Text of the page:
Opinion poll reveals 44 percent Indians likely to vote for AAP, sparks debate

New Delhi:  An opinion poll appearing in a major English daily on Thursday revealed that 44 percent of Indians are likely to vote for the Aam Aadmi Party (AAP), which currently heads the government in Delhi.

The poll immediately sparked off a debate among politicians.

A research agency for India’s national newspaper, Times of India, conducted a poll across Delhi, Mumbai, Kolkata, Chennai, Bangalore, Hyderabad, Pune and Ahmedabad.

The poll also claimed that a majority of Indians view Narendra Modi as a better prime ministerial prospect than Arvind Kejriwal, with Rahul Gandhi hardly receiving any votes.

Congress leader Jagdambika Pal expressed concern over the poll and urged political parties to work in the interest of the people.

“It is not only concerning for the Congress Party, but also for all other parties, including the Bharatiya Janata Party (BJP), as the survey has reflected the changed mindset of the people. I think political parties should live up to the expectations of the people,” said Pal.

Earlier, an opinion poll had showed the Congress and the BJP losing popularity with regional groups set to take nearly half of parliament seats in the April-May 2014 elections.

BJP vice president Mukhtar Abbas Naqvi said: “We will take a lesson from these types of surveys, and we will move forward.”

Kejriwal’s Aam Aadmi Party (AAP), which emerged from an anti-corruption movement, trounced the ruling Congress in Delhi in the recent polls. But the BJP emerged as the single largest party with 32 members.

The Congress could manage only eight members in the recently held assembly polls, and agreed to give support to 28-member AAP to form the government.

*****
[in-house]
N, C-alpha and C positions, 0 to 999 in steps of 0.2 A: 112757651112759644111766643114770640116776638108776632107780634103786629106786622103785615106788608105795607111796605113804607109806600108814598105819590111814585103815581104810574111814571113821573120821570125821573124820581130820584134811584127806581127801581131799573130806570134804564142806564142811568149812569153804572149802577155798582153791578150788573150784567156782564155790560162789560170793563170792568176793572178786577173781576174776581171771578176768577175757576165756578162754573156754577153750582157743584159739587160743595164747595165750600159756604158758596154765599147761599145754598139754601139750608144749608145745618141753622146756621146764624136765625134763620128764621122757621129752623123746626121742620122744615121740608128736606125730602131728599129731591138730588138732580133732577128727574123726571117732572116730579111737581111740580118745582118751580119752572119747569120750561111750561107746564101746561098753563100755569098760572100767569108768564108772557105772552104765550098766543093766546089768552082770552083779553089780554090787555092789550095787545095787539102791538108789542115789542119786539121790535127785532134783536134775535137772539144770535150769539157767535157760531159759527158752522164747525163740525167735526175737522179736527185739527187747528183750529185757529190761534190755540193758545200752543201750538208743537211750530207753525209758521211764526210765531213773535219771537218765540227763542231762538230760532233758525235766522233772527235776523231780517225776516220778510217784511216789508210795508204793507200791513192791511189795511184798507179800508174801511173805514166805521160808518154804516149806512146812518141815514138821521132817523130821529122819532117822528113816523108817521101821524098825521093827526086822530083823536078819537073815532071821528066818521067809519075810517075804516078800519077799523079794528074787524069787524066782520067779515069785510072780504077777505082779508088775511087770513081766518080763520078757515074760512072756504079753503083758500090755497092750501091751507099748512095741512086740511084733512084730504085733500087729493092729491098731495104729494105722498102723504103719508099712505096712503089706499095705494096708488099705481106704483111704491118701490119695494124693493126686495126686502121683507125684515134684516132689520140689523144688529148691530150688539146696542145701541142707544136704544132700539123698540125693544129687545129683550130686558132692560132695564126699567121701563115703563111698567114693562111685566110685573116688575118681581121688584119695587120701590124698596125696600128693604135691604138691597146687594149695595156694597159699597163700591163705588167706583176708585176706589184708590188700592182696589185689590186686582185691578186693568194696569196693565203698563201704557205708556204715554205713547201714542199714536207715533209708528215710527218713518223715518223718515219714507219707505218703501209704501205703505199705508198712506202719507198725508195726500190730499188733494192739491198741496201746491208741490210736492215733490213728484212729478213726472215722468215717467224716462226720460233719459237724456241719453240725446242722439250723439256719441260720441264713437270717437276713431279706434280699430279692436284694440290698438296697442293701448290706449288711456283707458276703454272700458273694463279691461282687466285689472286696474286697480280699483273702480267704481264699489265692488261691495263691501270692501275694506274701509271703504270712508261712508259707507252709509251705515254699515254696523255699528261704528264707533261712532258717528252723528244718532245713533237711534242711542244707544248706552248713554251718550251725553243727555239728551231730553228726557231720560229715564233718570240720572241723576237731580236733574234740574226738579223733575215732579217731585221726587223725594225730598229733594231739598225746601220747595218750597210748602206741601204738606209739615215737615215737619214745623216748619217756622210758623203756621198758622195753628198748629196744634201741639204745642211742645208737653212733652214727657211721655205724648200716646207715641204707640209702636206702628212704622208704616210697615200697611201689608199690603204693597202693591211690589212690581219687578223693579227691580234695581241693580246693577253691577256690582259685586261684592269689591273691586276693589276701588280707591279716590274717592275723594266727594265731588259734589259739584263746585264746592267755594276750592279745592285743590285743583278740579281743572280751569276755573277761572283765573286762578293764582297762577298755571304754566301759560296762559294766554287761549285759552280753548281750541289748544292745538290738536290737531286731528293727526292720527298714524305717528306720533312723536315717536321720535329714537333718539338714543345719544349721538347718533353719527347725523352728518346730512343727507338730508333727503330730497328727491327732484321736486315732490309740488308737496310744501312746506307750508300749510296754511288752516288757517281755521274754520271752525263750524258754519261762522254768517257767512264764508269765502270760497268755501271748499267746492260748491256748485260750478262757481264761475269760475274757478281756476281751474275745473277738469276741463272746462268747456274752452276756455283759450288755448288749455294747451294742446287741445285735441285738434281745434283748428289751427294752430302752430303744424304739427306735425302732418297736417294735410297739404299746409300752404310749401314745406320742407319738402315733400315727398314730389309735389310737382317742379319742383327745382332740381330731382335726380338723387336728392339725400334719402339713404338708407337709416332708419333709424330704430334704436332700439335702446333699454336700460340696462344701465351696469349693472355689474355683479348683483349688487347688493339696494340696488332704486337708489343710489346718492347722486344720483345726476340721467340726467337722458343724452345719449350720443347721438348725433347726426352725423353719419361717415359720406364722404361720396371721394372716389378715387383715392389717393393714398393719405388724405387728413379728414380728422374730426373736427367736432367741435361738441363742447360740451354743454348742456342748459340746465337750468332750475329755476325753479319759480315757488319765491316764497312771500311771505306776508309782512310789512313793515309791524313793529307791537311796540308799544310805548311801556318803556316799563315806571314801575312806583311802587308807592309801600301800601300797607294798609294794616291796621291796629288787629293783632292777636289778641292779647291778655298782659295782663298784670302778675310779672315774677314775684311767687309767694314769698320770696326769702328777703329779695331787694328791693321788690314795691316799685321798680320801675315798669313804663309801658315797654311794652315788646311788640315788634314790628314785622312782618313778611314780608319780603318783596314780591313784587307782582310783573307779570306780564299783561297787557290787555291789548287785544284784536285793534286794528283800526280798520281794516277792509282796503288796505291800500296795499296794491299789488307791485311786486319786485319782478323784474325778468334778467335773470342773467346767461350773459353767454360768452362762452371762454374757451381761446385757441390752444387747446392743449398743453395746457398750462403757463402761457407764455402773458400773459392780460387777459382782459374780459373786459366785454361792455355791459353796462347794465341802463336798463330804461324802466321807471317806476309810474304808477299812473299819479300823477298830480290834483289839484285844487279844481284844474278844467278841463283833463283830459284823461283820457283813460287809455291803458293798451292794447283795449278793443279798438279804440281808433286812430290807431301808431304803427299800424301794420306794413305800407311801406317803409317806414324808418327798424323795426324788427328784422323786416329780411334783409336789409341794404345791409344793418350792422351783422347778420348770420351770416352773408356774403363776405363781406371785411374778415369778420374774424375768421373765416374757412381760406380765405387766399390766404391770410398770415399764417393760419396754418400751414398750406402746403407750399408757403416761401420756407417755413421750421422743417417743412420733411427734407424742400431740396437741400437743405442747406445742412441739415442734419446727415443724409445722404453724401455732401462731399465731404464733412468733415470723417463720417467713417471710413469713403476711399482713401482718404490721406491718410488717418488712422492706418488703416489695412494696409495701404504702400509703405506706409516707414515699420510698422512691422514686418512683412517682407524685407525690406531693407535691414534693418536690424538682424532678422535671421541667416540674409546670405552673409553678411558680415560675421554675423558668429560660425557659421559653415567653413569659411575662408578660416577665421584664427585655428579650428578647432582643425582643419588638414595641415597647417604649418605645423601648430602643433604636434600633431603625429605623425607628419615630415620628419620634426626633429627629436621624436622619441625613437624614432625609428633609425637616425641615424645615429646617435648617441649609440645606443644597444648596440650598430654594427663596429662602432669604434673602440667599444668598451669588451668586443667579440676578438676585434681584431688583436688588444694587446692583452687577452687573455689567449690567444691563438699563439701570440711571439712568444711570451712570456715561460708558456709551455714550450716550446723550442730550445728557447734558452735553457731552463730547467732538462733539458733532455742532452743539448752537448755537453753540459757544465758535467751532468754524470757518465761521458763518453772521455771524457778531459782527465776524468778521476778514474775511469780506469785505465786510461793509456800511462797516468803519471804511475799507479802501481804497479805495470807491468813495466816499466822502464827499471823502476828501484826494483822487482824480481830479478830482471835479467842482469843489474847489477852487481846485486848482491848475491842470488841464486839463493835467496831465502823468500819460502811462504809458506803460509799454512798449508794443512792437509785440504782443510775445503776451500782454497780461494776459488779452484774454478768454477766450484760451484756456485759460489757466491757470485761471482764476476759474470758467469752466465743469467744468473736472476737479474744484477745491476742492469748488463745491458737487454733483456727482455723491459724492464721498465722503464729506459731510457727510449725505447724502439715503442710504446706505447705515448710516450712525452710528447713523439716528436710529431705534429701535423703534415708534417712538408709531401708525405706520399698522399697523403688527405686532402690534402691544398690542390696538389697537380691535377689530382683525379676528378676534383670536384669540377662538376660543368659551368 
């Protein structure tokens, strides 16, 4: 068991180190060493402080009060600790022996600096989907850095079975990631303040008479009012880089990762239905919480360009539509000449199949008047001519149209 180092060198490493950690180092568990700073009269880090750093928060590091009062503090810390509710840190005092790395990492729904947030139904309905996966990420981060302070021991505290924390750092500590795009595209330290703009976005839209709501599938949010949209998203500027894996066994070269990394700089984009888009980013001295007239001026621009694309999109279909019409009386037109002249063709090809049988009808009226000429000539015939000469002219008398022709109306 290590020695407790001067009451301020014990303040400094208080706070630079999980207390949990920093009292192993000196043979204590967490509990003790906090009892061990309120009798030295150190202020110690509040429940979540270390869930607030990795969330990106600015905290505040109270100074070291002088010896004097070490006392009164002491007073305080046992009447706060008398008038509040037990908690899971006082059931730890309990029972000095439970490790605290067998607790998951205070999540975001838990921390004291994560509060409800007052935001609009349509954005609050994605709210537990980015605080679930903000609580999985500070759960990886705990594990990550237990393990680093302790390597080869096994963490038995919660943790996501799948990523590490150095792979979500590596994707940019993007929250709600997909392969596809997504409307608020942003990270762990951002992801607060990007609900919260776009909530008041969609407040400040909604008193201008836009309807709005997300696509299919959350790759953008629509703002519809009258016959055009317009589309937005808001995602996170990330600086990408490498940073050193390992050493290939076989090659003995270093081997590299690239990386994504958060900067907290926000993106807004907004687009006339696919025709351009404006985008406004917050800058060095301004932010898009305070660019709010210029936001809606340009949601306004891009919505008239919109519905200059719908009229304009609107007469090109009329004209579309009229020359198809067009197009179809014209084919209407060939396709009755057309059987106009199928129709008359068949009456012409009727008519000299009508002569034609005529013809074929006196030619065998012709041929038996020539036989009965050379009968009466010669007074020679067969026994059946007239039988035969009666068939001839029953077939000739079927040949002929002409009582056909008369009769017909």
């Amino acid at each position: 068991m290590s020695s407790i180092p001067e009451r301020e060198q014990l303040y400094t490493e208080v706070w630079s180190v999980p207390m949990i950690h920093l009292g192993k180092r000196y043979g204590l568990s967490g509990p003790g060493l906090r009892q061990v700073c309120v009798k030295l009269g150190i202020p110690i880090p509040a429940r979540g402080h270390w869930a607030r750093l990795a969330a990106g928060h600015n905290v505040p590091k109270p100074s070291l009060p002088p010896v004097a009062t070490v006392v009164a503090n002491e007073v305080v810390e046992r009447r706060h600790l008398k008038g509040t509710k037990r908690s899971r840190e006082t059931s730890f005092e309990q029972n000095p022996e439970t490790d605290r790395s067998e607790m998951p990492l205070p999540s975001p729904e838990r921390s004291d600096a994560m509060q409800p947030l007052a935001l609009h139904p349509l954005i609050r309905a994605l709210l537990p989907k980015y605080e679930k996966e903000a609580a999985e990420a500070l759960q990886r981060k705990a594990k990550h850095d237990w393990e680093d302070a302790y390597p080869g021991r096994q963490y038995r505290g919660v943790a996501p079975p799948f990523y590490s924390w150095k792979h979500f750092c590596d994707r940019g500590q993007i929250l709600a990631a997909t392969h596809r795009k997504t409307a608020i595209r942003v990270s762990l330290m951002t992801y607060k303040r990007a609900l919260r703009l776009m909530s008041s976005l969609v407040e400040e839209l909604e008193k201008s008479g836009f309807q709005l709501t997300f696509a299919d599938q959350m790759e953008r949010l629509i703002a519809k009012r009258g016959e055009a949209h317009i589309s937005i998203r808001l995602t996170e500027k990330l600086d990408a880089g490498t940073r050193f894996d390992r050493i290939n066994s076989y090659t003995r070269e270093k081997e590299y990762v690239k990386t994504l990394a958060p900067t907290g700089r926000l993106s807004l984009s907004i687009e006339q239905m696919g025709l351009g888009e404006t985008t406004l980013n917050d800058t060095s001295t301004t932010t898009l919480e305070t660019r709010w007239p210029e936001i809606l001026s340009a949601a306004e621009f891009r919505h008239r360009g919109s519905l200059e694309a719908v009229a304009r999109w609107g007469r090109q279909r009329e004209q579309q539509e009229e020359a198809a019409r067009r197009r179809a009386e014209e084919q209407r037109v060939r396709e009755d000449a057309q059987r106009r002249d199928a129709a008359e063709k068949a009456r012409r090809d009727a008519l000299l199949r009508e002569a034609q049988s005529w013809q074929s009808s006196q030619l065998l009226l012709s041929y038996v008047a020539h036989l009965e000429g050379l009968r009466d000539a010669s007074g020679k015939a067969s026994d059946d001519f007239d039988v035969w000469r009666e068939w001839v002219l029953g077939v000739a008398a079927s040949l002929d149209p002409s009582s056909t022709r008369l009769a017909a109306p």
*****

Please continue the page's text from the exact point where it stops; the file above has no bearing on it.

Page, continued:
However, the BJP refused to form government as it lacked a majority.

Janata Dal-United leader Shivanand Tiwari said: “It seemed that Bharatiya Janata Party was the only party against Congress. But now the situation has changed and the people of Bharatiya Janata Party who were thinking that they will benefit from the defeat of Congress will not get any advantage in the presence of Aam Aadmi Party.”

Earlier, the Election Commission had sought the views of the political parties on restricting publication and dissemination of opinion polls during elections.

In a written reply to the Commission October last year, the Congress party said that it “fully endorses the views of the Election Commission of India to restrict publication and dissemination of opinion polls during the election”.

The legal department of the Congress Party stated that opinion polls can be misused, and they are not scientific or credible.

The opinion polls have been projecting poor show of the Congress in some states where Assembly Elections are scheduled to take place.

Delhi Urban Development Minister Manish Sisodia said: “We have always remained against imposing ban on opinion polls. If any survey is conducted then the details should come before the people so that if people have any questions about the credibility of the survey then they can see it.”

The Congress is due to hold a top-level meeting on January 17 and is expected to announce its prime ministerial candidate soon afterwards.

Whoever gets the nod will face off in the election against Narendra Modi.

Modi is campaigning on a platform to revive an economy growing at its slowest in a decade and end the red tape and corruption that have bedevilled the Congress-led coalition.

The Congress fared badly in elections in four large states towards the end of last year, largely due to voters’ anger over corruption.

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